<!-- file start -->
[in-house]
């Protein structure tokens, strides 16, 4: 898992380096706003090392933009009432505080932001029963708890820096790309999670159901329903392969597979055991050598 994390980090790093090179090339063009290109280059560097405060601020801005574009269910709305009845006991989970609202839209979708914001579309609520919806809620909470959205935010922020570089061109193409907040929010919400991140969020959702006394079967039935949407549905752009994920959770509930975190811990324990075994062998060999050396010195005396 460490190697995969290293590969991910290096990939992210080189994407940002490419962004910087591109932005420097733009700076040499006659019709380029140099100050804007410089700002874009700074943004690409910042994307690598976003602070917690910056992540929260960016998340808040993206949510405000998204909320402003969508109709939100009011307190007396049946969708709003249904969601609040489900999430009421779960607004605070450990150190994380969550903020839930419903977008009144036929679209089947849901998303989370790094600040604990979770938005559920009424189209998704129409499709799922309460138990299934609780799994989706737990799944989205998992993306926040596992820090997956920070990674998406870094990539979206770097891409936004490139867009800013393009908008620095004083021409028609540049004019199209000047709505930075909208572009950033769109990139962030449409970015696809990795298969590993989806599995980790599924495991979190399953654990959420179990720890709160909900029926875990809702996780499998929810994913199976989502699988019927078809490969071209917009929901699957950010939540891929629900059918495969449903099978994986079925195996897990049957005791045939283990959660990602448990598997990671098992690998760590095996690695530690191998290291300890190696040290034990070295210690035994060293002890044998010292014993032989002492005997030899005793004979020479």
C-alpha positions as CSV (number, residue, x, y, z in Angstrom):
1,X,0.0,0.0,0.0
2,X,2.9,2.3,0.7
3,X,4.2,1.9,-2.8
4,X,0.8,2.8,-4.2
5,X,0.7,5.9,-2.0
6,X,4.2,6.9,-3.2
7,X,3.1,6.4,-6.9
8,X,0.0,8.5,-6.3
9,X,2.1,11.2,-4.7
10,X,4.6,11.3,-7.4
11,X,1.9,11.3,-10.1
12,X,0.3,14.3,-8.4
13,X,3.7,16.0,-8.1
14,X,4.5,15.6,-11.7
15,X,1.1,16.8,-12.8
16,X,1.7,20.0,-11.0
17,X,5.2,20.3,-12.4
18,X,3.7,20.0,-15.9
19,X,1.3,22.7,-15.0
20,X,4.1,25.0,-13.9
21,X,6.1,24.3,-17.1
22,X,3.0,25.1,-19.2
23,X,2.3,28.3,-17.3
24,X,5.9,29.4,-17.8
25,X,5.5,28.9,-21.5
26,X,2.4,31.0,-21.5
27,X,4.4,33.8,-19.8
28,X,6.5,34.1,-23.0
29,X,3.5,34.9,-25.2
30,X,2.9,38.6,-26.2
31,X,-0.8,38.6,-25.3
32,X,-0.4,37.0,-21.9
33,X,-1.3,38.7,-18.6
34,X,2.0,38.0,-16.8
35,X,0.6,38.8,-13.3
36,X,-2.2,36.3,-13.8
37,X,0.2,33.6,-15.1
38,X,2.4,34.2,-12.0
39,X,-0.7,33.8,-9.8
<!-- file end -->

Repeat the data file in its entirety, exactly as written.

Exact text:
[in-house]
């Protein structure tokens, strides 16, 4: 898992380096706003090392933009009432505080932001029963708890820096790309999670159901329903392969597979055991050598 994390980090790093090179090339063009290109280059560097405060601020801005574009269910709305009845006991989970609202839209979708914001579309609520919806809620909470959205935010922020570089061109193409907040929010919400991140969020959702006394079967039935949407549905752009994920959770509930975190811990324990075994062998060999050396010195005396 460490190697995969290293590969991910290096990939992210080189994407940002490419962004910087591109932005420097733009700076040499006659019709380029140099100050804007410089700002874009700074943004690409910042994307690598976003602070917690910056992540929260960016998340808040993206949510405000998204909320402003969508109709939100009011307190007396049946969708709003249904969601609040489900999430009421779960607004605070450990150190994380969550903020839930419903977008009144036929679209089947849901998303989370790094600040604990979770938005559920009424189209998704129409499709799922309460138990299934609780799994989706737990799944989205998992993306926040596992820090997956920070990674998406870094990539979206770097891409936004490139867009800013393009908008620095004083021409028609540049004019199209000047709505930075909208572009950033769109990139962030449409970015696809990795298969590993989806599995980790599924495991979190399953654990959420179990720890709160909900029926875990809702996780499998929810994913199976989502699988019927078809490969071209917009929901699957950010939540891929629900059918495969449903099978994986079925195996897990049957005791045939283990959660990602448990598997990671098992690998760590095996690695530690191998290291300890190696040290034990070295210690035994060293002890044998010292014993032989002492005997030899005793004979020479």
C-alpha positions as CSV (number, residue, x, y, z in Angstrom):
1,X,0.0,0.0,0.0
2,X,2.9,2.3,0.7
3,X,4.2,1.9,-2.8
4,X,0.8,2.8,-4.2
5,X,0.7,5.9,-2.0
6,X,4.2,6.9,-3.2
7,X,3.1,6.4,-6.9
8,X,0.0,8.5,-6.3
9,X,2.1,11.2,-4.7
10,X,4.6,11.3,-7.4
11,X,1.9,11.3,-10.1
12,X,0.3,14.3,-8.4
13,X,3.7,16.0,-8.1
14,X,4.5,15.6,-11.7
15,X,1.1,16.8,-12.8
16,X,1.7,20.0,-11.0
17,X,5.2,20.3,-12.4
18,X,3.7,20.0,-15.9
19,X,1.3,22.7,-15.0
20,X,4.1,25.0,-13.9
21,X,6.1,24.3,-17.1
22,X,3.0,25.1,-19.2
23,X,2.3,28.3,-17.3
24,X,5.9,29.4,-17.8
25,X,5.5,28.9,-21.5
26,X,2.4,31.0,-21.5
27,X,4.4,33.8,-19.8
28,X,6.5,34.1,-23.0
29,X,3.5,34.9,-25.2
30,X,2.9,38.6,-26.2
31,X,-0.8,38.6,-25.3
32,X,-0.4,37.0,-21.9
33,X,-1.3,38.7,-18.6
34,X,2.0,38.0,-16.8
35,X,0.6,38.8,-13.3
36,X,-2.2,36.3,-13.8
37,X,0.2,33.6,-15.1
38,X,2.4,34.2,-12.0
39,X,-0.7,33.8,-9.8